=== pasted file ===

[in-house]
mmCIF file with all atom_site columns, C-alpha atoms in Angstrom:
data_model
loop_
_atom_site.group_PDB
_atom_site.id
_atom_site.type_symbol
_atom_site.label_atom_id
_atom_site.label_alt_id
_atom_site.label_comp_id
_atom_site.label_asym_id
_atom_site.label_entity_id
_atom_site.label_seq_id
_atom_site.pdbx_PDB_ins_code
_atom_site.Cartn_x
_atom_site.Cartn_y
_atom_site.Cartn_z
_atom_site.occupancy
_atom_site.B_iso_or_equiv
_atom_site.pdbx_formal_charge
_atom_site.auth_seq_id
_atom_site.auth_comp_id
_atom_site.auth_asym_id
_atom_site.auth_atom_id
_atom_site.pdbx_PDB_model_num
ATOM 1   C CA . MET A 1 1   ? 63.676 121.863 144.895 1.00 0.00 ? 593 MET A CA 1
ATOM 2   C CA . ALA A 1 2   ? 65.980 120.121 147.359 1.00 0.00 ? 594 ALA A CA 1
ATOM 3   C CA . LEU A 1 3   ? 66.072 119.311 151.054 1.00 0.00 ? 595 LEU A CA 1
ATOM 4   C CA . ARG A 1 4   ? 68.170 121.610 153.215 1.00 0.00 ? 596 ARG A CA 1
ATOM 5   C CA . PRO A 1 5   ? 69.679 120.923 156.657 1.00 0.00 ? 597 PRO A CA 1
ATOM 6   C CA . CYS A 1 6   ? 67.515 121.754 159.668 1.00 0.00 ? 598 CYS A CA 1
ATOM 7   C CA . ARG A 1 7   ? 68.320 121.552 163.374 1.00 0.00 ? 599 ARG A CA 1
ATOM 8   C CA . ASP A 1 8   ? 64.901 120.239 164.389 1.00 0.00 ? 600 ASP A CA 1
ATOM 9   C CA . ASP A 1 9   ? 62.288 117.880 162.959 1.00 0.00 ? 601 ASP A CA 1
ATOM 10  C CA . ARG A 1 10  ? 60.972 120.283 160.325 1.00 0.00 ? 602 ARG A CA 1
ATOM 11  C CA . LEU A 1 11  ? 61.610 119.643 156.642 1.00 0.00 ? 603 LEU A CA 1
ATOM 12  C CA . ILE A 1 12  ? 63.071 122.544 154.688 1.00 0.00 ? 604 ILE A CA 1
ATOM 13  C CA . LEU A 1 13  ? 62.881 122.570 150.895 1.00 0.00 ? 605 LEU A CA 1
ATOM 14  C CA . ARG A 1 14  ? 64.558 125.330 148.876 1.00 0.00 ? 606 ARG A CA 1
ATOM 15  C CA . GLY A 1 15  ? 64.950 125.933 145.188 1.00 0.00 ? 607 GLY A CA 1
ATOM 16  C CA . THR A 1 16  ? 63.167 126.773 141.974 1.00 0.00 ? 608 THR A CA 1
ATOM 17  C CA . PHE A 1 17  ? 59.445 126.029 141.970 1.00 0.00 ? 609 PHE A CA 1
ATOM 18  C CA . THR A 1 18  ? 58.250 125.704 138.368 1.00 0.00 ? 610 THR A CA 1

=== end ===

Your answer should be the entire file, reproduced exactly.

[in-house]
mmCIF file with all atom_site columns, C-alpha atoms in Angstrom:
data_model
loop_
_atom_site.group_PDB
_atom_site.id
_atom_site.type_symbol
_atom_site.label_atom_id
_atom_site.label_alt_id
_atom_site.label_comp_id
_atom_site.label_asym_id
_atom_site.label_entity_id
_atom_site.label_seq_id
_atom_site.pdbx_PDB_ins_code
_atom_site.Cartn_x
_atom_site.Cartn_y
_atom_site.Cartn_z
_atom_site.occupancy
_atom_site.B_iso_or_equiv
_atom_site.pdbx_formal_charge
_atom_site.auth_seq_id
_atom_site.auth_comp_id
_atom_site.auth_asym_id
_atom_site.auth_atom_id
_atom_site.pdbx_PDB_model_num
ATOM 1   C CA . MET A 1 1   ? 63.676 121.863 144.895 1.00 0.00 ? 593 MET A CA 1
ATOM 2   C CA . ALA A 1 2   ? 65.980 120.121 147.359 1.00 0.00 ? 594 ALA A CA 1
ATOM 3   C CA . LEU A 1 3   ? 66.072 119.311 151.054 1.00 0.00 ? 595 LEU A CA 1
ATOM 4   C CA . ARG A 1 4   ? 68.170 121.610 153.215 1.00 0.00 ? 596 ARG A CA 1
ATOM 5   C CA . PRO A 1 5   ? 69.679 120.923 156.657 1.00 0.00 ? 597 PRO A CA 1
ATOM 6   C CA . CYS A 1 6   ? 67.515 121.754 159.668 1.00 0.00 ? 598 CYS A CA 1
ATOM 7   C CA . ARG A 1 7   ? 68.320 121.552 163.374 1.00 0.00 ? 599 ARG A CA 1
ATOM 8   C CA . ASP A 1 8   ? 64.901 120.239 164.389 1.00 0.00 ? 600 ASP A CA 1
ATOM 9   C CA . ASP A 1 9   ? 62.288 117.880 162.959 1.00 0.00 ? 601 ASP A CA 1
ATOM 10  C CA . ARG A 1 10  ? 60.972 120.283 160.325 1.00 0.00 ? 602 ARG A CA 1
ATOM 11  C CA . LEU A 1 11  ? 61.610 119.643 156.642 1.00 0.00 ? 603 LEU A CA 1
ATOM 12  C CA . ILE A 1 12  ? 63.071 122.544 154.688 1.00 0.00 ? 604 ILE A CA 1
ATOM 13  C CA . LEU A 1 13  ? 62.881 122.570 150.895 1.00 0.00 ? 605 LEU A CA 1
ATOM 14  C CA . ARG A 1 14  ? 64.558 125.330 148.876 1.00 0.00 ? 606 ARG A CA 1
ATOM 15  C CA . GLY A 1 15  ? 64.950 125.933 145.188 1.00 0.00 ? 607 GLY A CA 1
ATOM 16  C CA . THR A 1 16  ? 63.167 126.773 141.974 1.00 0.00 ? 608 THR A CA 1
ATOM 17  C CA . PHE A 1 17  ? 59.445 126.029 141.970 1.00 0.00 ? 609 PHE A CA 1
ATOM 18  C CA . THR A 1 18  ? 58.250 125.704 138.368 1.00 0.00 ? 610 THR A CA 1